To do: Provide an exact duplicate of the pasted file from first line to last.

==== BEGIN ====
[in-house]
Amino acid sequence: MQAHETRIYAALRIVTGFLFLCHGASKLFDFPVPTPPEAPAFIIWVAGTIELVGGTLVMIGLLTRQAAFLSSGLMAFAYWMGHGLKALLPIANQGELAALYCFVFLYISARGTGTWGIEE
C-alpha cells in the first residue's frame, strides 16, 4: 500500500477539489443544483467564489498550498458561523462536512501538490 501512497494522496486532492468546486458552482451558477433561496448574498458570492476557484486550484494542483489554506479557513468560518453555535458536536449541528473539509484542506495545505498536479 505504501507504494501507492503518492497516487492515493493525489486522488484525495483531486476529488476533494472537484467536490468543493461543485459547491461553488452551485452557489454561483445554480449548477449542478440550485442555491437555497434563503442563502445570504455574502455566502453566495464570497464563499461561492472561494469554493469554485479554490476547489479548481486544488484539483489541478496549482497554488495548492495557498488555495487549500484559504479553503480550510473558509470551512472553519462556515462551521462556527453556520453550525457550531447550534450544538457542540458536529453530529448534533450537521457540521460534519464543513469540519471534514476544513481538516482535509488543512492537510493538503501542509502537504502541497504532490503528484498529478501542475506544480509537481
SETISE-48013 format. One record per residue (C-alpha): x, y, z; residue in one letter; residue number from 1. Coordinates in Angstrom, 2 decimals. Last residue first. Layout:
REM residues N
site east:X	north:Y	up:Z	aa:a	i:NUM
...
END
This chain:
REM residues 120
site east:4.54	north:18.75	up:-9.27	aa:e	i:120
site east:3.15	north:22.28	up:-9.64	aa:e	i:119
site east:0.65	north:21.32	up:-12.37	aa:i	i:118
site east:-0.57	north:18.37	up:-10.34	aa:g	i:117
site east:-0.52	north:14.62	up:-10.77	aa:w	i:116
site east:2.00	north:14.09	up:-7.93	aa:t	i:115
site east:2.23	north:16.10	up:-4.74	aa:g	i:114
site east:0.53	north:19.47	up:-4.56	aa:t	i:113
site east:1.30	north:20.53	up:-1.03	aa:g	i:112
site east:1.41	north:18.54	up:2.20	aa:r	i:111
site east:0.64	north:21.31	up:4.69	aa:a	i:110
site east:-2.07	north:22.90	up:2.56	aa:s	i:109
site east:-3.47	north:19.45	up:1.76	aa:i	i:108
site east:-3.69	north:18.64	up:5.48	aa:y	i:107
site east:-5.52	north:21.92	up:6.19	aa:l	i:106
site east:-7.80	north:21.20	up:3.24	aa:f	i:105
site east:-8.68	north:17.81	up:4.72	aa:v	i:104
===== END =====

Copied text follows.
[in-house]
Amino acid sequence: MQAHETRIYAALRIVTGFLFLCHGASKLFDFPVPTPPEAPAFIIWVAGTIELVGGTLVMIGLLTRQAAFLSSGLMAFAYWMGHGLKALLPIANQGELAALYCFVFLYISARGTGTWGIEE
C-alpha cells in the first residue's frame, strides 16, 4: 500500500477539489443544483467564489498550498458561523462536512501538490 501512497494522496486532492468546486458552482451558477433561496448574498458570492476557484486550484494542483489554506479557513468560518453555535458536536449541528473539509484542506495545505498536479 505504501507504494501507492503518492497516487492515493493525489486522488484525495483531486476529488476533494472537484467536490468543493461543485459547491461553488452551485452557489454561483445554480449548477449542478440550485442555491437555497434563503442563502445570504455574502455566502453566495464570497464563499461561492472561494469554493469554485479554490476547489479548481486544488484539483489541478496549482497554488495548492495557498488555495487549500484559504479553503480550510473558509470551512472553519462556515462551521462556527453556520453550525457550531447550534450544538457542540458536529453530529448534533450537521457540521460534519464543513469540519471534514476544513481538516482535509488543512492537510493538503501542509502537504502541497504532490503528484498529478501542475506544480509537481
SETISE-48013 format. One record per residue (C-alpha): x, y, z; residue in one letter; residue number from 1. Coordinates in Angstrom, 2 decimals. Last residue first. Layout:
REM residues N
site east:X	north:Y	up:Z	aa:a	i:NUM
...
END
This chain:
REM residues 120
site east:4.54	north:18.75	up:-9.27	aa:e	i:120
site east:3.15	north:22.28	up:-9.64	aa:e	i:119
site east:0.65	north:21.32	up:-12.37	aa:i	i:118
site east:-0.57	north:18.37	up:-10.34	aa:g	i:117
site east:-0.52	north:14.62	up:-10.77	aa:w	i:116
site east:2.00	north:14.09	up:-7.93	aa:t	i:115
site east:2.23	north:16.10	up:-4.74	aa:g	i:114
site east:0.53	north:19.47	up:-4.56	aa:t	i:113
site east:1.30	north:20.53	up:-1.03	aa:g	i:112
site east:1.41	north:18.54	up:2.20	aa:r	i:111
site east:0.64	north:21.31	up:4.69	aa:a	i:110
site east:-2.07	north:22.90	up:2.56	aa:s	i:109
site east:-3.47	north:19.45	up:1.76	aa:i	i:108
site east:-3.69	north:18.64	up:5.48	aa:y	i:107
site east:-5.52	north:21.92	up:6.19	aa:l	i:106
site east:-7.80	north:21.20	up:3.24	aa:f	i:105
site east:-8.68	north:17.81	up:4.72	aa:v	i:104